Shutdown ends, but another could be right around the corner

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  • The partial government shutdown may be over but another one could be right around the corner. President Trump told the Wall Street Journal  he doesn’t think a newly created board made up of 17 members of congress will be able to reach a deal over the next three weeks. Trump said another government shutdown is certainly an option. The board tasked with hashing out an immigration deal is set to meet this week and is led House Appropriations Committee Chairwoman Nita Lowey (D-N.Y.). (Wall Street Journal)
  • Agencies affected by the 35 day partial government shutdown are set to reopen. But when their employees will receive their pay differs by agency. USDA said its employees should receive two paychecks by Jan. 31. The Coast Guard said it will take 3 to 5 business days to process pay for its military members. (Federal News Network)
  • The National Treasury Employees Union is withdrawing its legal challenge of the Trump administration’s decision to recall furloughed employees back to work during the government shutdown. A federal district judge was supposed to hear oral arguments later this week. But NTEU’s other lawsuit before the U.S. Court of Federal Claims is still open. NTEU, and the American Federation of Government Employees issued separate challenges. They said the Trump administration violated the Fair Labor Standards Act, by forcing excepted employees to work without pay during the shutdown. AFGE on Friday urged excepted employees to join its class-action lawsuit. (Federal News Network)
  • There’s still some hope for a pay raise for civilian employees in 2019. House Majority Leader Steny Hoyer (D-Md.) and Rep. Gerry Connolly (D-Va.) introduced legislation that would give civilian federal employees a 2.6 percent pay raise for the rest of the year. The raise would be applied to pay that started Jan. 1, meaning employees would get back pay and a raise if the bill passes Congress. The House Rules Committee is scheduled to consider the bill tomorrow. A 2.6 percent boost is what the military got in 2019. (Federal News Network)
  • The Air Force is offering higher reenlistment bonuses for shorter commitments. Most pilots who extend their contracts from three to nine years will get annual bonuses of $35,000. Previously, bonuses that high were only reserved for commitments of 10 to 12 years. The shorter commitment bonuses increased $5,000 compared to 2018. The Air Force is offering higher bonuses due to a pilot shortage in the service. (Air Force)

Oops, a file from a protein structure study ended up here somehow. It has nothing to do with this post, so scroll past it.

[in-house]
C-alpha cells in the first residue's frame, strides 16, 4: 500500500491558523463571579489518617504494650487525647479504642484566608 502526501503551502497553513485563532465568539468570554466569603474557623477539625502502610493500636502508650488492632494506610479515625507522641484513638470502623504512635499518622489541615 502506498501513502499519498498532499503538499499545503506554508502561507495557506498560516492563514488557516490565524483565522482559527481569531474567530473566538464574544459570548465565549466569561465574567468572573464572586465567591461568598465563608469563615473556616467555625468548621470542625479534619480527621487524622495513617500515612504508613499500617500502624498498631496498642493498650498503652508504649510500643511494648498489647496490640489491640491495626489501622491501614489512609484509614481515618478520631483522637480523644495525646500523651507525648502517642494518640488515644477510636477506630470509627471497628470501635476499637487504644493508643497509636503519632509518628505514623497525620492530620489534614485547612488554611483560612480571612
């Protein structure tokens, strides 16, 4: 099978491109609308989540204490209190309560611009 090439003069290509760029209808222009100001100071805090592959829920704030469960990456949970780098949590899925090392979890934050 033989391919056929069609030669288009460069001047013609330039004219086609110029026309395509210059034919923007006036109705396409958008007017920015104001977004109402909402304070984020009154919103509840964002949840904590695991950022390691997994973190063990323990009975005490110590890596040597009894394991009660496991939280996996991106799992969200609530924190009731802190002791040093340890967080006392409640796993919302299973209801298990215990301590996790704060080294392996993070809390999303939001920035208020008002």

• Military families may get a tax break this year. Spouses of service members can now claim the same residency of their husband or wife, even if they don’t live in that state. That gives military families the opportunity to choose which state to pay taxes in, possibly leading to lower tax rates. The policy comes from the Veterans Benefits and Transition Act of 2018. Tax experts said it could save families hundreds or thousands of dollars. (Federal News Network)
  • The Army said it’s implementing a new policy on intellectual property. The directive, signed last month by Army Secretary Mark Esper, told Army acquisition officials to build an intellectual property strategy at the beginning of each program’s lifecycle. The goal, officials said, is to make sure the Army acquires the IP it needs to manage its programs from industry — but no more than it actually needs. On the other hand, it called for the Army to be fairly compensated when vendors use the government’s intellectual property through licenses. (Army)
  • Two high-ranking Foreign Affairs Committee lawmakers hope to re-establish a cyber diplomat role in the State Department. Congressmen Eliot Engel (D-N.Y.) and Mike McCaul (R-Texas) introduced the Cyber Diplomacy Act to establish a high-level ambassador for cyberspace to lead State’s cyber diplomacy efforts. State merged the cyber diplomat office with another one in 2018. The bill will also direct the U.S. Ambassador to the United Nations to advance international cyberspace policy. (House Foreign Affairs Committee Minority)
  • The Labor Department earned praise for its second try at IT modernization. Labor released version 2 of its solicitation to drive its IT modernization priorities. Labor was forced to rework its Enterprise Infrastructure Solutions or EIS request for proposals after vendors protested that version 1 limited competition. Now, industry experts praise Labor for removing those provisions that made the initial RFP unfair, and for signaling it’s open to awarding to multiple vendors. Along with Labor, GSA, Energy and Commerce have issused RFPs under the $50 billion EIS contract.
  • More than two-thirds of people surveyed by the Census Bureau say they’re “extremely likely” or “very likely” to respond to the upcoming decennial count. The 2020 Census Barriers, Attitudes and Motivators Stud, found data privacy, fear of repercussions, and distrust in government were common census concerns, in 50,000 households. However, only 33 percent of respondents reported being “extremely” or “very familiar” with the decennial count. (Census Bureau)
  • One of the Postal Service’s largest stamp price increases went into effect Sunday. The cost of a first-class forever stamp rose from 50 cents to 55 cents. Rate hikes also applied to the agency’s other flat-rate mail and package services. USPS has posted net losses for the past 12 fiscal years, and reported nearly a $4 billion net loss for fiscal 2018. (Associated Press)

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